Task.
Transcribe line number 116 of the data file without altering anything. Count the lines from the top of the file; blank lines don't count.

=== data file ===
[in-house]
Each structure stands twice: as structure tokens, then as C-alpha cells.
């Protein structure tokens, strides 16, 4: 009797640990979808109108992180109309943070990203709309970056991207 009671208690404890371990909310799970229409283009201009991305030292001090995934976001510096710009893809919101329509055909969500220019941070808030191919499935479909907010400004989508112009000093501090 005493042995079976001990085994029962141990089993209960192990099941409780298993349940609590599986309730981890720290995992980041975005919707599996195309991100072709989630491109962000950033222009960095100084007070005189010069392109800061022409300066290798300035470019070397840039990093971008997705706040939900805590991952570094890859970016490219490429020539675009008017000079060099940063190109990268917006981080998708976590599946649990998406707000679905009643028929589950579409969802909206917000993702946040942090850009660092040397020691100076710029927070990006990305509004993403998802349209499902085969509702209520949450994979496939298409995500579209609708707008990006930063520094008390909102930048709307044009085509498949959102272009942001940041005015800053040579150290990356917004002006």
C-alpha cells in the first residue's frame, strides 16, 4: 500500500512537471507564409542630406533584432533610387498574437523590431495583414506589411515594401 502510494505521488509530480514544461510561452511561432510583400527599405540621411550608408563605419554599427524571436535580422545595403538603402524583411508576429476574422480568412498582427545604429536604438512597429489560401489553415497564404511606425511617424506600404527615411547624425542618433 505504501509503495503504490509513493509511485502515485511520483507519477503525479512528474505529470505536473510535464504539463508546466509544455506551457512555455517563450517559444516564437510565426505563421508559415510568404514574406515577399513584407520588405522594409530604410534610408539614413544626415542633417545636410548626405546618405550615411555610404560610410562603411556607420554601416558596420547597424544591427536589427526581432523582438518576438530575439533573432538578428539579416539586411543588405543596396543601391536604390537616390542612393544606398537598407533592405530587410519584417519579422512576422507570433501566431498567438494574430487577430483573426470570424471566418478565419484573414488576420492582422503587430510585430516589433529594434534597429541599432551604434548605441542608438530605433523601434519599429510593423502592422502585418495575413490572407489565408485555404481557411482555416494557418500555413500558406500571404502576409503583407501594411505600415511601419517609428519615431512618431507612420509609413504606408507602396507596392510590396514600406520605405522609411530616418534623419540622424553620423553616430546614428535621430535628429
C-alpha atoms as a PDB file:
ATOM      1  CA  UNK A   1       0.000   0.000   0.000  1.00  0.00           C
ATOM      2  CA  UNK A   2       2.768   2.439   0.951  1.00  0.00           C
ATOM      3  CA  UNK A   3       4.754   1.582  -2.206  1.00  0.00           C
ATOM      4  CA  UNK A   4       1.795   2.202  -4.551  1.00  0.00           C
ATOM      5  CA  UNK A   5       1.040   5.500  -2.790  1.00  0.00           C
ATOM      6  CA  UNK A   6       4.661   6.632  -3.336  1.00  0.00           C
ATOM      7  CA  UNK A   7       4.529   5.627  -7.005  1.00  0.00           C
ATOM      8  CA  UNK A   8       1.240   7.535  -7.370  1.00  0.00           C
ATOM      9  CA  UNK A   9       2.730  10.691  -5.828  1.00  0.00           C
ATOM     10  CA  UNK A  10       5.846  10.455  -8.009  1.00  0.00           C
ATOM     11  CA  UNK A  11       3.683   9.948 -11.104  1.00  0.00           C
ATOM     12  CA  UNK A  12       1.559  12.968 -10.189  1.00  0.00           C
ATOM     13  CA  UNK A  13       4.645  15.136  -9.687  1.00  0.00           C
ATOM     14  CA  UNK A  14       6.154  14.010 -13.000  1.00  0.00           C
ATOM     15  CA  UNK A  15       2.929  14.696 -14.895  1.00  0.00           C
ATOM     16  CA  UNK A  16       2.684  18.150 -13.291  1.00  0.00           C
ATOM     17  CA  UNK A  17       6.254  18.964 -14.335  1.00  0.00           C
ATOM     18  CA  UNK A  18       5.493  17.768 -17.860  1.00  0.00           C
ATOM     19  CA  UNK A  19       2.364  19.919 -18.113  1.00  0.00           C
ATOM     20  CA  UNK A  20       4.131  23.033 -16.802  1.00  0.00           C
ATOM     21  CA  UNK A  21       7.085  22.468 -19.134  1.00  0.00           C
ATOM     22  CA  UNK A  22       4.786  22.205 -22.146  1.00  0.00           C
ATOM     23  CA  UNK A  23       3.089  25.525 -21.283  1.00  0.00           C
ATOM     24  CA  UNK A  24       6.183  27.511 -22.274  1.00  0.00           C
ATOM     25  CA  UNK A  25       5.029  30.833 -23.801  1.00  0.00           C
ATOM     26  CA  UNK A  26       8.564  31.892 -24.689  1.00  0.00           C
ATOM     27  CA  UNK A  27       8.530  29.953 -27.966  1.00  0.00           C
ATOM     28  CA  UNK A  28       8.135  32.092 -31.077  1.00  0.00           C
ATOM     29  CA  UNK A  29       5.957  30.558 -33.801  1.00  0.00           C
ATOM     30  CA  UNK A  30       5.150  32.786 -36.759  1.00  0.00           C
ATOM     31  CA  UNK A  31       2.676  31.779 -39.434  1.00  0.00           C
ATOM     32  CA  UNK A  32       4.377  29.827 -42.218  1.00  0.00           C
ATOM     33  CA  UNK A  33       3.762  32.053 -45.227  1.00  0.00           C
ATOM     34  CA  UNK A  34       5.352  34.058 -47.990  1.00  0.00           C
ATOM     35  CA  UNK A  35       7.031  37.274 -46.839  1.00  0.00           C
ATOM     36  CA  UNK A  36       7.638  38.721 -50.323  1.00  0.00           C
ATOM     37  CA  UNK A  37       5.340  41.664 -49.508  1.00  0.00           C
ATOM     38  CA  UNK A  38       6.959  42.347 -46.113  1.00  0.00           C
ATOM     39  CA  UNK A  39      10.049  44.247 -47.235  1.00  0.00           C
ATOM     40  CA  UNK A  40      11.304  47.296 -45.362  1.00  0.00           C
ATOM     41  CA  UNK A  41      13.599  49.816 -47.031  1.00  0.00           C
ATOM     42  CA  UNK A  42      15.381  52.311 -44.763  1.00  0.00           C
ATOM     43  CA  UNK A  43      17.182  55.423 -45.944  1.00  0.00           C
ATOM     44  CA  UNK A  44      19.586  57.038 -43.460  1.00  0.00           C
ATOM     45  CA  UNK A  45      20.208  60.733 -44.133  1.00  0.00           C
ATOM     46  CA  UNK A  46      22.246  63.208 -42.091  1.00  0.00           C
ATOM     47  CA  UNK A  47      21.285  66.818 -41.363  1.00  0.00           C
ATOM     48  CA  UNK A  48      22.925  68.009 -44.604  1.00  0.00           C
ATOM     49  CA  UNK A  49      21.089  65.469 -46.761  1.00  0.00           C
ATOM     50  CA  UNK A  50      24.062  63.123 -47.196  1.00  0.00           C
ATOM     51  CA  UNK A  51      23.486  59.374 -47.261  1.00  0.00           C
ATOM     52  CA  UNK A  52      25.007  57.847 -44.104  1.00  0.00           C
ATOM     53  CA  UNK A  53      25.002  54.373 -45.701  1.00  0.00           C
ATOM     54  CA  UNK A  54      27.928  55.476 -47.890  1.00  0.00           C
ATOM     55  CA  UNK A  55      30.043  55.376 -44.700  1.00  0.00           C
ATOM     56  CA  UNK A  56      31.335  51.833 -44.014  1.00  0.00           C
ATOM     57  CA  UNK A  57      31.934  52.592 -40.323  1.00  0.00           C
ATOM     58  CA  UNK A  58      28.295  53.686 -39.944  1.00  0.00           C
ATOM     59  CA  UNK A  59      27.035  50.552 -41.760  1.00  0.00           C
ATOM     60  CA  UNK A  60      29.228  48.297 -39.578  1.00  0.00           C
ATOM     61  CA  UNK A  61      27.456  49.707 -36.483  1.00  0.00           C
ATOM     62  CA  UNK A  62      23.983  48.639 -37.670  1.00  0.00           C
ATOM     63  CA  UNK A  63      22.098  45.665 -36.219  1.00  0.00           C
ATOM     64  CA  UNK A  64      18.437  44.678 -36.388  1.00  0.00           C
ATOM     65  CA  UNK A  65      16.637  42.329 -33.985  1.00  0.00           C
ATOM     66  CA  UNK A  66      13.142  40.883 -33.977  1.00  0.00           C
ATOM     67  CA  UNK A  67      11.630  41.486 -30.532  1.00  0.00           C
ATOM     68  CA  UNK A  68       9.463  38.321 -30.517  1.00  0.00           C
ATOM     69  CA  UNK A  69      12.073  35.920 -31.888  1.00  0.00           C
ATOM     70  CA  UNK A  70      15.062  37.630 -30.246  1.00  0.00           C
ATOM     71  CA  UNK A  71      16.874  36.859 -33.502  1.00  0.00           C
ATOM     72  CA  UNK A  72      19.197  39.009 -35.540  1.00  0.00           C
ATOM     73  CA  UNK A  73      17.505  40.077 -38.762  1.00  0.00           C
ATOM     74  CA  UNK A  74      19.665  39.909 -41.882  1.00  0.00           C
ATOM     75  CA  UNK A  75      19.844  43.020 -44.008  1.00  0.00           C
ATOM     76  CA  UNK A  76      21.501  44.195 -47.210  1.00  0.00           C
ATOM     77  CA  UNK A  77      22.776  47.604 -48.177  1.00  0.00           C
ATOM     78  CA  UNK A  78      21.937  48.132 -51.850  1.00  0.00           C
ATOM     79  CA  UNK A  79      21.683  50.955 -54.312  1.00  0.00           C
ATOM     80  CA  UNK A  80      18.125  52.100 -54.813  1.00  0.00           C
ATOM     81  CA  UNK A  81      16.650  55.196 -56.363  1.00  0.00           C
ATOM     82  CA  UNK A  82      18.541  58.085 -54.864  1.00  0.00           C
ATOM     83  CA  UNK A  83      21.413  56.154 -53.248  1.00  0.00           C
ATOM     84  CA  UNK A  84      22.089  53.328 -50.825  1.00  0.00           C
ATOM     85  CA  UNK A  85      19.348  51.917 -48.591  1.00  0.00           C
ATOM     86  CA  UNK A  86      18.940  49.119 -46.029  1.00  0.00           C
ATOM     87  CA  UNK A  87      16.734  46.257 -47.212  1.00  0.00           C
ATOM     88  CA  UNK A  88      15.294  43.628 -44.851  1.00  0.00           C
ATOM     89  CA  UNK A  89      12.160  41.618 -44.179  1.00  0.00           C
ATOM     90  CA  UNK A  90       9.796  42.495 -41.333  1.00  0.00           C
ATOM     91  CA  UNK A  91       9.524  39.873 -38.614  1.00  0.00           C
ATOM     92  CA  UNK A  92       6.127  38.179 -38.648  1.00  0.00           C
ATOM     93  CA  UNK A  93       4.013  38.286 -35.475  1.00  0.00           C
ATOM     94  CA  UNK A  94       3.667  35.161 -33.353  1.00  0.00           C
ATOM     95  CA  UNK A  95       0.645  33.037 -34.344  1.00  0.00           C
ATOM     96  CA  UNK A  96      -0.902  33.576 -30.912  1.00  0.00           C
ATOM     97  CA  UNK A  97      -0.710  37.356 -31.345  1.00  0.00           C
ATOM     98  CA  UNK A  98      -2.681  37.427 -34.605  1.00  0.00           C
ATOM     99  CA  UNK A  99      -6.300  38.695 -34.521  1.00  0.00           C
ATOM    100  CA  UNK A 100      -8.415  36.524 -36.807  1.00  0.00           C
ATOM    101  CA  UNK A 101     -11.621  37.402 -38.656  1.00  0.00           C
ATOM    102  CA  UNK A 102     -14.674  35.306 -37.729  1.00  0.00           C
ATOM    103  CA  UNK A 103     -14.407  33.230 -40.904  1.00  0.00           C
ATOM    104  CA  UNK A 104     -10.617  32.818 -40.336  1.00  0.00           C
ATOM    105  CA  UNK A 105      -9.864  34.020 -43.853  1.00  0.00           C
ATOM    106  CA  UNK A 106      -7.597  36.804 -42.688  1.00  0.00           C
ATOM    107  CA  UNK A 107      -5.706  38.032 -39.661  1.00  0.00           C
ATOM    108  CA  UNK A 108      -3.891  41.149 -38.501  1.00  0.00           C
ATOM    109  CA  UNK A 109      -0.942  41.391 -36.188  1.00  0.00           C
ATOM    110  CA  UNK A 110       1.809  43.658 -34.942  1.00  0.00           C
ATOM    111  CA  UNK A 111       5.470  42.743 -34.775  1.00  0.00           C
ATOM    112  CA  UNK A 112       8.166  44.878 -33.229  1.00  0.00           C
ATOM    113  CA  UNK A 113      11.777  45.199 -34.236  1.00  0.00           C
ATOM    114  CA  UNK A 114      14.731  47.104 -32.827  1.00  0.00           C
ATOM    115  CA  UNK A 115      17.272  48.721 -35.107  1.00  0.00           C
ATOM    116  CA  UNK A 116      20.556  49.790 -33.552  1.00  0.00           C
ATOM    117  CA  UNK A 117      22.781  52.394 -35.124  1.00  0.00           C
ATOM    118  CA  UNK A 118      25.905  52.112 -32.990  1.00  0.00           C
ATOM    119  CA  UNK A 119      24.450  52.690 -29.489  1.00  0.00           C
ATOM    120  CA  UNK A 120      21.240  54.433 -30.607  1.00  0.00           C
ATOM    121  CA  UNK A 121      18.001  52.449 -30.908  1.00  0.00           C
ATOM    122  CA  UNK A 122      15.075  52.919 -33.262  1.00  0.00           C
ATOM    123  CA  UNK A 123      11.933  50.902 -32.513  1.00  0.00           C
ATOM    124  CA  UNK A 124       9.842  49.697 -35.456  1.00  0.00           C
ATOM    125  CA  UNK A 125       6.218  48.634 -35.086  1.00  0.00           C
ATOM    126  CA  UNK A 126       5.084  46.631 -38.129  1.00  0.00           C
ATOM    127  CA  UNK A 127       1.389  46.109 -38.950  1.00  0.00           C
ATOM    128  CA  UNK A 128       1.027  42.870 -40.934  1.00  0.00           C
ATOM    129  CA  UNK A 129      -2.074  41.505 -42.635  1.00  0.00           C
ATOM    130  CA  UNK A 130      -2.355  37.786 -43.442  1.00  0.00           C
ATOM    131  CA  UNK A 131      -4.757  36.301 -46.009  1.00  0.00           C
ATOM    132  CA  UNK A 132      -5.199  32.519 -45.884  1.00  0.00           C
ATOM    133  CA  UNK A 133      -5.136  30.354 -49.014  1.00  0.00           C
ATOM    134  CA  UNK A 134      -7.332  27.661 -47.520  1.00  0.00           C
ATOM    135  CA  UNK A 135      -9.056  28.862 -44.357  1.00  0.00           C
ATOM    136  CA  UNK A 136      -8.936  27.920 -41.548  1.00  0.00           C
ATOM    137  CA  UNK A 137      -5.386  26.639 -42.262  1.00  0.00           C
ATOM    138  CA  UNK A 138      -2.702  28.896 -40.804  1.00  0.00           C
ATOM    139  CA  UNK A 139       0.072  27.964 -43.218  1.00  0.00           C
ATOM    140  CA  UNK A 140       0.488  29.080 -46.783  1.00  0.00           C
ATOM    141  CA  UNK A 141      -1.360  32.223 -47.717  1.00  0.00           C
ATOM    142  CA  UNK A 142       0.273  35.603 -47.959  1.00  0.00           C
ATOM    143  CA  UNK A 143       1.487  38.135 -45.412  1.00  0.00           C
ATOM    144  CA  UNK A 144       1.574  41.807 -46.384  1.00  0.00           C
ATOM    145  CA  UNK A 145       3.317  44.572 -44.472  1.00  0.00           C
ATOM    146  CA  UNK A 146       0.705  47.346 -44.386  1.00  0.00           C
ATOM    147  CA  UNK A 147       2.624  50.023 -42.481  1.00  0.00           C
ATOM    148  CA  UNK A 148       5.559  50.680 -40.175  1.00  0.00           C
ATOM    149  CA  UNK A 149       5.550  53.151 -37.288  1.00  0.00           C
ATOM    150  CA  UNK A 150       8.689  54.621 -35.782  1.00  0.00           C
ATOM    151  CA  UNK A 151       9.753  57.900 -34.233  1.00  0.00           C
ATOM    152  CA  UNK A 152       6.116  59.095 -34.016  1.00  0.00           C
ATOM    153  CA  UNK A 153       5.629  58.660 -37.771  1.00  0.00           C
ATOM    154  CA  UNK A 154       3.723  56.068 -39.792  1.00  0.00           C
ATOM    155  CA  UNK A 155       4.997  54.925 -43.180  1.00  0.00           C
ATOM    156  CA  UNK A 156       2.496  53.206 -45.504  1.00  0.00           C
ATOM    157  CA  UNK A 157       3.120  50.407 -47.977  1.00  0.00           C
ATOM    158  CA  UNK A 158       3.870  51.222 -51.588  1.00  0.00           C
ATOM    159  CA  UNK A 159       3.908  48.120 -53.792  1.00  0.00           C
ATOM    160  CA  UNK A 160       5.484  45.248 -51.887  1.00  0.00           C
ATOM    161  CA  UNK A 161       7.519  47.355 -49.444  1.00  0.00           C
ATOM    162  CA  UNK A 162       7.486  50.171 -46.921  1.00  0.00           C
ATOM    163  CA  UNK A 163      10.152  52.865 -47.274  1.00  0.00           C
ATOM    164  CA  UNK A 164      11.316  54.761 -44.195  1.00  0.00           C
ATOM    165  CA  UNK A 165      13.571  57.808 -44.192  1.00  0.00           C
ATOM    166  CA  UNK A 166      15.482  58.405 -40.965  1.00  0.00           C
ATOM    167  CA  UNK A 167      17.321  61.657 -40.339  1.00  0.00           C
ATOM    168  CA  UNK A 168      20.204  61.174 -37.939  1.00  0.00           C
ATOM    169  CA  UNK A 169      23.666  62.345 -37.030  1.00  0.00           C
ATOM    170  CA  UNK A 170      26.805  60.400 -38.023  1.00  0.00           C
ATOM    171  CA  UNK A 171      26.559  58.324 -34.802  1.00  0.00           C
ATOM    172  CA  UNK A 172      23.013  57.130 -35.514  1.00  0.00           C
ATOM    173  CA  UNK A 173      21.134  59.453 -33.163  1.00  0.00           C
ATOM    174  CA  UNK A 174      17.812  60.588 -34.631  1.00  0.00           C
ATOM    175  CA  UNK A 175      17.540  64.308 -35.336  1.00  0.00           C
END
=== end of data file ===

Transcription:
ATOM    111  CA  UNK A 111       5.470  42.743 -34.775  1.00  0.00           C